In a world not like our own, there used to be castles that flew in the sky, these castles had great power and peacefully ruled the land until they died out. However, there’s a legend that one castle of the sky remains, the most powerful castle known as Laputa.
The late father of a young boy, called Pazu, spotted Laputa during a flight, but despite having evidence, was disbelieved by the world of his claim. Since his death, Pazu has dreamt of finding Laputa and proving everyone wrong. His dream could possibly come true as one day at the mining shaft, he finds a young girl floating down from the sky.
The young girl, called Sheeta, was abducted by government agents, led by Muska, as is also being chased by a group of sky-pirates, both to use the special levitation stone that leads to Laputa itself. Now Sheeta and Pazu must search for Laputa and make sure the power it has doesn’t fall into the wrong hands.
The elements of the story were created around the same time the ideas for Nausicaa was being materialized. Production began in 1985, not long after Studio Ghibli was founded.
Benzaie of ThatGuywiththeGlasses.com says that the French animated film, ‘Le Roi et l’oiseau’ by Paul Grimault, was a great influence in this film. To show that I’m no snobby film expert who wrote this paragraph just to correct Benzaie’s statement and give him credit, Paul Grimault was a great influence in Miyazaki and Studio Ghibli’s animation style, it is just difficult to pin-point what the film influenced in the film. One reason Hayao Miyazaki made this film was to give homage to two brilliant fantasy authors: Jonathan Swift, writer of Gulliver’s Travels, which was where the inspiration for Laputa itself came from, and Jules Verne, writer of Journey to the Centre of the Earth, as well as other novels that involve heading into unknown worlds, which is a key element in the film.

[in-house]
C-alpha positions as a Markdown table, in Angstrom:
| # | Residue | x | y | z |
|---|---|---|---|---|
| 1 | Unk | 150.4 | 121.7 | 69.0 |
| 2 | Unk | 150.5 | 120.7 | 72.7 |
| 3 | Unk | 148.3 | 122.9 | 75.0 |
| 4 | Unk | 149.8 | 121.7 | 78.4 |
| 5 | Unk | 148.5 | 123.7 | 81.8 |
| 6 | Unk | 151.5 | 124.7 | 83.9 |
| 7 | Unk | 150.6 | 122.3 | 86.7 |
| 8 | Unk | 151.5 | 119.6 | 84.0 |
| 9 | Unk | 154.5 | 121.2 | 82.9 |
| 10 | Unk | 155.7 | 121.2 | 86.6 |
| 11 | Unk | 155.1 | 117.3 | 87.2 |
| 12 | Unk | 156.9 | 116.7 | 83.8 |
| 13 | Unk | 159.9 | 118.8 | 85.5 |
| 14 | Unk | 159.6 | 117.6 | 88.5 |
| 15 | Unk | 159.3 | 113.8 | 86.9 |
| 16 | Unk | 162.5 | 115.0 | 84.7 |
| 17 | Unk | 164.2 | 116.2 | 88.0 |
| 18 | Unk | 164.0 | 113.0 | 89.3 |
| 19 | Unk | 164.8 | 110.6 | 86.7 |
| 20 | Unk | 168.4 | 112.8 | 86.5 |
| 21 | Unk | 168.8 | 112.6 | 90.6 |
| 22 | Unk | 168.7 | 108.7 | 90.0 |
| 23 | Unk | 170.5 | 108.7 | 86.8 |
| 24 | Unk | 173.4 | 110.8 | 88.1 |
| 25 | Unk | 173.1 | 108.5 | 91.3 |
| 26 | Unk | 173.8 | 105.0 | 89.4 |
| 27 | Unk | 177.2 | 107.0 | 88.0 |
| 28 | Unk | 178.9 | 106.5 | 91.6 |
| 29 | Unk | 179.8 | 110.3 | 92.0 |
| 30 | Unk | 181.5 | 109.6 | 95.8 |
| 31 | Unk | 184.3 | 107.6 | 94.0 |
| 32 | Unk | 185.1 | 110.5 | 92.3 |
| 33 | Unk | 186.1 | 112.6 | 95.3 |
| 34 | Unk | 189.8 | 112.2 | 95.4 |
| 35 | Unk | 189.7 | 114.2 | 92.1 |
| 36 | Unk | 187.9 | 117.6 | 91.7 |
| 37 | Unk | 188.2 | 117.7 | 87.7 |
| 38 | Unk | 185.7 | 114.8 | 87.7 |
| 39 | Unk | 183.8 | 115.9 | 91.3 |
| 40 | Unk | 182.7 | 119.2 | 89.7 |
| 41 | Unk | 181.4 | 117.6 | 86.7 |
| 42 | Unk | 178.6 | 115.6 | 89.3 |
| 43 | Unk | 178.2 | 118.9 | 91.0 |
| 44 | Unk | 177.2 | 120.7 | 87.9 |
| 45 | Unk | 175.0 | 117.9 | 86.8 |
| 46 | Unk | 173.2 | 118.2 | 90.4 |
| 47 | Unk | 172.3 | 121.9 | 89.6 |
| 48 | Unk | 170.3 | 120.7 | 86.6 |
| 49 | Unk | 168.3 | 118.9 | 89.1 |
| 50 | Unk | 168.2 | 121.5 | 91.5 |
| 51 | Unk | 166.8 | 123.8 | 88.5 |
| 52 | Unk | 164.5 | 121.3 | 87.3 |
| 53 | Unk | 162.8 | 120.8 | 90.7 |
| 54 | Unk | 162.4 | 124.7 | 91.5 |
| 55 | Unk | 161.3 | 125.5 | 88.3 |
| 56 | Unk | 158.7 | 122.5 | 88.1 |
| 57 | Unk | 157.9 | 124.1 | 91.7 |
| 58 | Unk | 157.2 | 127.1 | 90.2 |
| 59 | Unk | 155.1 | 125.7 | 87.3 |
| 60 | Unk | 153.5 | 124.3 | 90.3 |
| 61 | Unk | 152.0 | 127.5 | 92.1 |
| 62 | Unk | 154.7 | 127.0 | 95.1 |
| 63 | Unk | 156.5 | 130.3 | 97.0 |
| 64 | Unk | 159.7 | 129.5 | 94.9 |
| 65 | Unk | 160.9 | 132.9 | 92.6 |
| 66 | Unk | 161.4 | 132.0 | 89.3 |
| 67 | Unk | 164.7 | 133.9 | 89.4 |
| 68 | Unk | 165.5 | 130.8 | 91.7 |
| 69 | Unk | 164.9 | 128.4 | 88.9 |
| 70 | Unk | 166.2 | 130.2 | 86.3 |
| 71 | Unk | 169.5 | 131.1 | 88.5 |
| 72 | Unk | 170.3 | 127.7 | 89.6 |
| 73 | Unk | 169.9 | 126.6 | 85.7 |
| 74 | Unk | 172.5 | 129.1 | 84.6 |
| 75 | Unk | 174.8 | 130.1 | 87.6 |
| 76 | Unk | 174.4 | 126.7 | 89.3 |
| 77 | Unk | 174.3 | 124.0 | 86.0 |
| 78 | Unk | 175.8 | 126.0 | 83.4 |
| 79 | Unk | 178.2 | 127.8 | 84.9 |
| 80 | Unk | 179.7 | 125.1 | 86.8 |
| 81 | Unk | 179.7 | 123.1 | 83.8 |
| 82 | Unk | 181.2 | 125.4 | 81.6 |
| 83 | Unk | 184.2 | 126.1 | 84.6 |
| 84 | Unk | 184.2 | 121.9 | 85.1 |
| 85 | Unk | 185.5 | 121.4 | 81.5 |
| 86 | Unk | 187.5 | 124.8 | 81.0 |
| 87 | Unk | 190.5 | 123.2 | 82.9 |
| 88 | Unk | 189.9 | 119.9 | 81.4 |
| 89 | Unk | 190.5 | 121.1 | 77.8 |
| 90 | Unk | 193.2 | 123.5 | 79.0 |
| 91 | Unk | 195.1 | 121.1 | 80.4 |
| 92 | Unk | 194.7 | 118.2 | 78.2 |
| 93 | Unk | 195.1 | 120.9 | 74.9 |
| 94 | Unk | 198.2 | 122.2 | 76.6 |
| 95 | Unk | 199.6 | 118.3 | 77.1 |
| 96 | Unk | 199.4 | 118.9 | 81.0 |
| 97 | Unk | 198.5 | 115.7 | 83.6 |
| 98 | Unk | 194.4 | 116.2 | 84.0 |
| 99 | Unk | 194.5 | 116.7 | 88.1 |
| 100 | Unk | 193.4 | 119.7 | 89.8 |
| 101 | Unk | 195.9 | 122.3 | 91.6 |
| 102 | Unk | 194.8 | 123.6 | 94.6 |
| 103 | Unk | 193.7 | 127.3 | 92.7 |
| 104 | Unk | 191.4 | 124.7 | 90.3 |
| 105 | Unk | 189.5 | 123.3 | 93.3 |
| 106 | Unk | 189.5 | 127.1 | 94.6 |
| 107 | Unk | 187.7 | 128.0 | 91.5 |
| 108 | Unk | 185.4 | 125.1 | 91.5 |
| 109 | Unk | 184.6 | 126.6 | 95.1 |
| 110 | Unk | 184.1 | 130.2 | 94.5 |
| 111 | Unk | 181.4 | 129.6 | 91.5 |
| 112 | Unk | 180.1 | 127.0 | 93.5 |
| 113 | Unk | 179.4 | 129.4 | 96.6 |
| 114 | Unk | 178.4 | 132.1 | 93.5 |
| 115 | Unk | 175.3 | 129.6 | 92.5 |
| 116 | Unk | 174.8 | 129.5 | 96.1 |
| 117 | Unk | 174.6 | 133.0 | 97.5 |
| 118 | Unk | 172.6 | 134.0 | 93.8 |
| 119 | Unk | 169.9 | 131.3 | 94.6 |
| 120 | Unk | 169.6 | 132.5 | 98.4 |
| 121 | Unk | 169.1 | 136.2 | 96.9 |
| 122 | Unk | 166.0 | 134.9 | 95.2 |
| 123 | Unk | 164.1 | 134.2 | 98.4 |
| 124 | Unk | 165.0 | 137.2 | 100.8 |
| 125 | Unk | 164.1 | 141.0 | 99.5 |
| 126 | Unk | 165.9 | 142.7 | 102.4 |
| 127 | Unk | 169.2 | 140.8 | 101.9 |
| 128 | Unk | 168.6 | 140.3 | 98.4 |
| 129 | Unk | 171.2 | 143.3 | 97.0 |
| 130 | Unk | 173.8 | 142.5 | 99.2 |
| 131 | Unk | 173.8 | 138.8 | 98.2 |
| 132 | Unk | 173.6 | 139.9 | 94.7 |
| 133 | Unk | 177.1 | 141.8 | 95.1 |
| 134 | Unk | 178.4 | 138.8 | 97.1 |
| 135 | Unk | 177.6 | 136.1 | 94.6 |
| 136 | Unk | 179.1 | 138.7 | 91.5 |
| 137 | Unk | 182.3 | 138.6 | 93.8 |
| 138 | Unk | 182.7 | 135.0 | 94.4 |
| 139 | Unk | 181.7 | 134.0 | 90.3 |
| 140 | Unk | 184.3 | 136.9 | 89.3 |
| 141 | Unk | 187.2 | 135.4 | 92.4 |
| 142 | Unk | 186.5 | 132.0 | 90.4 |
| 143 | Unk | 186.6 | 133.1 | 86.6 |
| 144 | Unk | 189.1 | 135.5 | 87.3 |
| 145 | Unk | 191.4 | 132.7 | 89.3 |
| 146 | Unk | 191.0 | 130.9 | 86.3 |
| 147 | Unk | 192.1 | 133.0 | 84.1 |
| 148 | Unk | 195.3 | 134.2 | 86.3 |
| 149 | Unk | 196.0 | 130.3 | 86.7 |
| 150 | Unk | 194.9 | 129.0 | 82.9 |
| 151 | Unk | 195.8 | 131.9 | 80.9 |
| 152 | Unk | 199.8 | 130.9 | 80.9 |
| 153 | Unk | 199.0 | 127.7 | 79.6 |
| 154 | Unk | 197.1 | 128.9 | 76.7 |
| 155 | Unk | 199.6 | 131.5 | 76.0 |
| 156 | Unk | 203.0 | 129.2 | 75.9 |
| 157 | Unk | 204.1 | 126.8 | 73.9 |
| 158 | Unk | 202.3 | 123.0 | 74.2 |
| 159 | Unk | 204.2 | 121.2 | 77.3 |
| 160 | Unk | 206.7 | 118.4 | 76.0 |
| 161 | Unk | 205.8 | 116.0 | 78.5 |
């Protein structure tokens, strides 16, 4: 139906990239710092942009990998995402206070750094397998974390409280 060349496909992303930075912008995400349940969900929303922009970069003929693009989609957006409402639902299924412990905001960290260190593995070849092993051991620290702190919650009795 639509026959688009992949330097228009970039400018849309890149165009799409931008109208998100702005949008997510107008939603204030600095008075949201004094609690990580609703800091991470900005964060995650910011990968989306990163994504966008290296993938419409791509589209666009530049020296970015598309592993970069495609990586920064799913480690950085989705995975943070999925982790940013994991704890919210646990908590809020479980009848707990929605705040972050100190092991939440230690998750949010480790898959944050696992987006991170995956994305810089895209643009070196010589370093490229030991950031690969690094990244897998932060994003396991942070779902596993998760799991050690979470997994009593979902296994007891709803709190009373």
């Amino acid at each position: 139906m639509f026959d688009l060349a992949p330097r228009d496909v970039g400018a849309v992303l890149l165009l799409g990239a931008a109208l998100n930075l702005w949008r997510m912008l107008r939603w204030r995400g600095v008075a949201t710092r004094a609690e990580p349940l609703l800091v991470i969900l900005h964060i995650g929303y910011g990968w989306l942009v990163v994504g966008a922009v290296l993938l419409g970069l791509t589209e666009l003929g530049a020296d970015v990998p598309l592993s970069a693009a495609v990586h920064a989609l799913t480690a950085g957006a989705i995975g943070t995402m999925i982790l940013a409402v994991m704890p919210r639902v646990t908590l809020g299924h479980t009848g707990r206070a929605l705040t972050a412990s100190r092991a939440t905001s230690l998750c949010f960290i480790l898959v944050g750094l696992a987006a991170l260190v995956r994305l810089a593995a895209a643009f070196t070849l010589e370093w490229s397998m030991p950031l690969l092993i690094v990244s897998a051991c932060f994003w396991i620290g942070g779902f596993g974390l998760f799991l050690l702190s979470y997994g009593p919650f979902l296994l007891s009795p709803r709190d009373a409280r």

In 1984, Miyazaki visited Wales during the middle of the Welsh mining strikes, and has said that he had admired the miners for their strength and determination to keep their lives. Like Nausicaa, Miyazaki directed, Takahata produced and Joe Hisaishi was the composer. It was released in Japanese theatres in August 1986.
For the animation and art style, I find it interesting to look at in three places in particular. The opening credit, along with this short robot sequence, are very smooth and gives the setting a nice old fashioned look, the mining shafts and tunnels are dark and steam-punkish look to give the feel of a slightly more futuristic mine, and the nature of Laputa itself which is very vibrant and colourful. As for the rest of the animation, it’s to a high standard, but it’s not really the most impressive in terms of making you think it’s artistic, but it drives the story and shows thought and realism, so it does a good job of keeping the viewer’s attention to the story.
The musical score is downright excellent, period, and I think it is the best soundtrack to a Studio Ghibli film in the 1980s and 3rd best out of every Studio Ghibli film. However the problem I have is deciding which version is better. If you don’t know what I’m talking about, let me explain.